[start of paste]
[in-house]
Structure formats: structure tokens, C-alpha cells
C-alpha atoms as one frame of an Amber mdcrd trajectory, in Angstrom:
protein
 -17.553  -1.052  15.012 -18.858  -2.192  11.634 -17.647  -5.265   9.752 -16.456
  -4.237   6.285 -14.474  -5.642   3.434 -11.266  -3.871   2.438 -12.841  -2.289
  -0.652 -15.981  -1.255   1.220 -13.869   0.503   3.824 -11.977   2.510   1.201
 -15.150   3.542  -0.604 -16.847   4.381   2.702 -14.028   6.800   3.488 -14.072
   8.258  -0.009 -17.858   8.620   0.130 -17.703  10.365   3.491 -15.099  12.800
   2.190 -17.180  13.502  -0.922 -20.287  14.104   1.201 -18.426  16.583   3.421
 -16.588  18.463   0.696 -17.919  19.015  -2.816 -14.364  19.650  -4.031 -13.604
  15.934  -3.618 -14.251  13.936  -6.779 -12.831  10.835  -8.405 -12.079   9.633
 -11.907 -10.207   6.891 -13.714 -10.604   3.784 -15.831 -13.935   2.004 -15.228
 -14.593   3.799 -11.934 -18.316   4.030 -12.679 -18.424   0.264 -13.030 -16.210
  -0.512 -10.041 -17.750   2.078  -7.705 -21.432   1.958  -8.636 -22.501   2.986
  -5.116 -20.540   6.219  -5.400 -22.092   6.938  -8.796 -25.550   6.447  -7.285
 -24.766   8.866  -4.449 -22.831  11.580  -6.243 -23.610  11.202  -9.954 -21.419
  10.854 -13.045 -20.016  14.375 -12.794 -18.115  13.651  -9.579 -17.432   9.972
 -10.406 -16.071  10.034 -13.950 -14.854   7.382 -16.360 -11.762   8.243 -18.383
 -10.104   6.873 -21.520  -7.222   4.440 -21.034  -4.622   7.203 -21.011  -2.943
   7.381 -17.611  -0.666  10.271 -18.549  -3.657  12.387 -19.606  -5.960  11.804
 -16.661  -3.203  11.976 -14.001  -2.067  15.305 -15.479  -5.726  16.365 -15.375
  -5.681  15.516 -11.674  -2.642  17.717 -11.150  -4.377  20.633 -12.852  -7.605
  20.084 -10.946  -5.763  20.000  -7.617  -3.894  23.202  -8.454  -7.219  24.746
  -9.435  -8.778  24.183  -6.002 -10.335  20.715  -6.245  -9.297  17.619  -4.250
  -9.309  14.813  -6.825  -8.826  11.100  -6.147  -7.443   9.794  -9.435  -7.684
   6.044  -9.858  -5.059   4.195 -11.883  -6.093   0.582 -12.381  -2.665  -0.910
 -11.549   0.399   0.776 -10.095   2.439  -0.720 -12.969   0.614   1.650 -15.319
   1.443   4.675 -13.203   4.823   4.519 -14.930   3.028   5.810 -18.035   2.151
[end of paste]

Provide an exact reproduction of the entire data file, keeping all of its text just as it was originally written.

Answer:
[in-house]
Structure formats: structure tokens, C-alpha cells
C-alpha atoms as one frame of an Amber mdcrd trajectory, in Angstrom:
protein
 -17.553  -1.052  15.012 -18.858  -2.192  11.634 -17.647  -5.265   9.752 -16.456
  -4.237   6.285 -14.474  -5.642   3.434 -11.266  -3.871   2.438 -12.841  -2.289
  -0.652 -15.981  -1.255   1.220 -13.869   0.503   3.824 -11.977   2.510   1.201
 -15.150   3.542  -0.604 -16.847   4.381   2.702 -14.028   6.800   3.488 -14.072
   8.258  -0.009 -17.858   8.620   0.130 -17.703  10.365   3.491 -15.099  12.800
   2.190 -17.180  13.502  -0.922 -20.287  14.104   1.201 -18.426  16.583   3.421
 -16.588  18.463   0.696 -17.919  19.015  -2.816 -14.364  19.650  -4.031 -13.604
  15.934  -3.618 -14.251  13.936  -6.779 -12.831  10.835  -8.405 -12.079   9.633
 -11.907 -10.207   6.891 -13.714 -10.604   3.784 -15.831 -13.935   2.004 -15.228
 -14.593   3.799 -11.934 -18.316   4.030 -12.679 -18.424   0.264 -13.030 -16.210
  -0.512 -10.041 -17.750   2.078  -7.705 -21.432   1.958  -8.636 -22.501   2.986
  -5.116 -20.540   6.219  -5.400 -22.092   6.938  -8.796 -25.550   6.447  -7.285
 -24.766   8.866  -4.449 -22.831  11.580  -6.243 -23.610  11.202  -9.954 -21.419
  10.854 -13.045 -20.016  14.375 -12.794 -18.115  13.651  -9.579 -17.432   9.972
 -10.406 -16.071  10.034 -13.950 -14.854   7.382 -16.360 -11.762   8.243 -18.383
 -10.104   6.873 -21.520  -7.222   4.440 -21.034  -4.622   7.203 -21.011  -2.943
   7.381 -17.611  -0.666  10.271 -18.549  -3.657  12.387 -19.606  -5.960  11.804
 -16.661  -3.203  11.976 -14.001  -2.067  15.305 -15.479  -5.726  16.365 -15.375
  -5.681  15.516 -11.674  -2.642  17.717 -11.150  -4.377  20.633 -12.852  -7.605
  20.084 -10.946  -5.763  20.000  -7.617  -3.894  23.202  -8.454  -7.219  24.746
  -9.435  -8.778  24.183  -6.002 -10.335  20.715  -6.245  -9.297  17.619  -4.250
  -9.309  14.813  -6.825  -8.826  11.100  -6.147  -7.443   9.794  -9.435  -7.684
   6.044  -9.858  -5.059   4.195 -11.883  -6.093   0.582 -12.381  -2.665  -0.910
 -11.549   0.399   0.776 -10.095   2.439  -0.720 -12.969   0.614   1.650 -15.319
   1.443   4.675 -13.203   4.823   4.519 -14.930   3.028   5.810 -18.035   2.151